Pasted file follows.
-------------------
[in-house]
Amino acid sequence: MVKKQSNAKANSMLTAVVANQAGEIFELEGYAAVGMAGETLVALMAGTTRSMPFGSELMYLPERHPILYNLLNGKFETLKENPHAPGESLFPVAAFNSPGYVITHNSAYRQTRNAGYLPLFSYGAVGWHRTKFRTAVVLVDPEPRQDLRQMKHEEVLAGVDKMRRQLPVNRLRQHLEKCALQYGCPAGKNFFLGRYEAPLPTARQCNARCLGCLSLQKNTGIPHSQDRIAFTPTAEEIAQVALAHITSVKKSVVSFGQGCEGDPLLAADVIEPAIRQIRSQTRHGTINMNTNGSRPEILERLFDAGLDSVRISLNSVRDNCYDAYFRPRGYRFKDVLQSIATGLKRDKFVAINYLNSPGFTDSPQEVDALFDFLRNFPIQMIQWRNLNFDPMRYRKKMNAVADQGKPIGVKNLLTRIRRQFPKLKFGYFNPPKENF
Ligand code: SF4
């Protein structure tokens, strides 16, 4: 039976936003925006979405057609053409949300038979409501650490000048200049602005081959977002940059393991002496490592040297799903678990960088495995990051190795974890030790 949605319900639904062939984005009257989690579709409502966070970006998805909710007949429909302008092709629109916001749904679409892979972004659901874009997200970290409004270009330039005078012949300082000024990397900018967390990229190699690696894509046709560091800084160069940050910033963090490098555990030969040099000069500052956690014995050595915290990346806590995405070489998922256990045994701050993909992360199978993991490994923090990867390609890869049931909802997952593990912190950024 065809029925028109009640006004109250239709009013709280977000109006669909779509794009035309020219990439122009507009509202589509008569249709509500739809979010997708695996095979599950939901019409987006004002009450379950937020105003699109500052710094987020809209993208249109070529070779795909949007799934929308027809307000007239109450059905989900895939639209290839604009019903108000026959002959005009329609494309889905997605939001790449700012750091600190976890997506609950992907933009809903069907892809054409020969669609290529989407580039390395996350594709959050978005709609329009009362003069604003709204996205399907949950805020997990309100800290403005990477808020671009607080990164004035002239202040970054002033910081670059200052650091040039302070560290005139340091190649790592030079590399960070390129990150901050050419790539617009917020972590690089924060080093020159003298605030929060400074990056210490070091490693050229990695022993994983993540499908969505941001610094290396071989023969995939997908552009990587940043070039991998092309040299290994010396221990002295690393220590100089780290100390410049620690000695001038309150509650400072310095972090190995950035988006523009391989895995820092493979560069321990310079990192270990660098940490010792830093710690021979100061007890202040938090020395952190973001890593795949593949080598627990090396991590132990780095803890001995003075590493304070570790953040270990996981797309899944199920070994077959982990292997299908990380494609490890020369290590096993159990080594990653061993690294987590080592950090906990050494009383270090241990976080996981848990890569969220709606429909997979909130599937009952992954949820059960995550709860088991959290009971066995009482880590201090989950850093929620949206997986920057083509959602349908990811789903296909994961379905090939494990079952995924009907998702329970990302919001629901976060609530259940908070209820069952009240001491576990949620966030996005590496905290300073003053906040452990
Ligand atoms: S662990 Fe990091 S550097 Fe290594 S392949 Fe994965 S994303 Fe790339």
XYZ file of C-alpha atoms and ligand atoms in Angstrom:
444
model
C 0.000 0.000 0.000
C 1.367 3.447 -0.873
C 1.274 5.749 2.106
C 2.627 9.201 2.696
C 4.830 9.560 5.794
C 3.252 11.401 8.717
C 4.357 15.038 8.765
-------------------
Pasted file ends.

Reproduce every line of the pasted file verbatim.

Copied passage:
[in-house]
Amino acid sequence: MVKKQSNAKANSMLTAVVANQAGEIFELEGYAAVGMAGETLVALMAGTTRSMPFGSELMYLPERHPILYNLLNGKFETLKENPHAPGESLFPVAAFNSPGYVITHNSAYRQTRNAGYLPLFSYGAVGWHRTKFRTAVVLVDPEPRQDLRQMKHEEVLAGVDKMRRQLPVNRLRQHLEKCALQYGCPAGKNFFLGRYEAPLPTARQCNARCLGCLSLQKNTGIPHSQDRIAFTPTAEEIAQVALAHITSVKKSVVSFGQGCEGDPLLAADVIEPAIRQIRSQTRHGTINMNTNGSRPEILERLFDAGLDSVRISLNSVRDNCYDAYFRPRGYRFKDVLQSIATGLKRDKFVAINYLNSPGFTDSPQEVDALFDFLRNFPIQMIQWRNLNFDPMRYRKKMNAVADQGKPIGVKNLLTRIRRQFPKLKFGYFNPPKENF
Ligand code: SF4
């Protein structure tokens, strides 16, 4: 039976936003925006979405057609053409949300038979409501650490000048200049602005081959977002940059393991002496490592040297799903678990960088495995990051190795974890030790 949605319900639904062939984005009257989690579709409502966070970006998805909710007949429909302008092709629109916001749904679409892979972004659901874009997200970290409004270009330039005078012949300082000024990397900018967390990229190699690696894509046709560091800084160069940050910033963090490098555990030969040099000069500052956690014995050595915290990346806590995405070489998922256990045994701050993909992360199978993991490994923090990867390609890869049931909802997952593990912190950024 065809029925028109009640006004109250239709009013709280977000109006669909779509794009035309020219990439122009507009509202589509008569249709509500739809979010997708695996095979599950939901019409987006004002009450379950937020105003699109500052710094987020809209993208249109070529070779795909949007799934929308027809307000007239109450059905989900895939639209290839604009019903108000026959002959005009329609494309889905997605939001790449700012750091600190976890997506609950992907933009809903069907892809054409020969669609290529989407580039390395996350594709959050978005709609329009009362003069604003709204996205399907949950805020997990309100800290403005990477808020671009607080990164004035002239202040970054002033910081670059200052650091040039302070560290005139340091190649790592030079590399960070390129990150901050050419790539617009917020972590690089924060080093020159003298605030929060400074990056210490070091490693050229990695022993994983993540499908969505941001610094290396071989023969995939997908552009990587940043070039991998092309040299290994010396221990002295690393220590100089780290100390410049620690000695001038309150509650400072310095972090190995950035988006523009391989895995820092493979560069321990310079990192270990660098940490010792830093710690021979100061007890202040938090020395952190973001890593795949593949080598627990090396991590132990780095803890001995003075590493304070570790953040270990996981797309899944199920070994077959982990292997299908990380494609490890020369290590096993159990080594990653061993690294987590080592950090906990050494009383270090241990976080996981848990890569969220709606429909997979909130599937009952992954949820059960995550709860088991959290009971066995009482880590201090989950850093929620949206997986920057083509959602349908990811789903296909994961379905090939494990079952995924009907998702329970990302919001629901976060609530259940908070209820069952009240001491576990949620966030996005590496905290300073003053906040452990
Ligand atoms: S662990 Fe990091 S550097 Fe290594 S392949 Fe994965 S994303 Fe790339």
XYZ file of C-alpha atoms and ligand atoms in Angstrom:
444
model
C 0.000 0.000 0.000
C 1.367 3.447 -0.873
C 1.274 5.749 2.106
C 2.627 9.201 2.696
C 4.830 9.560 5.794
C 3.252 11.401 8.717
C 4.357 15.038 8.765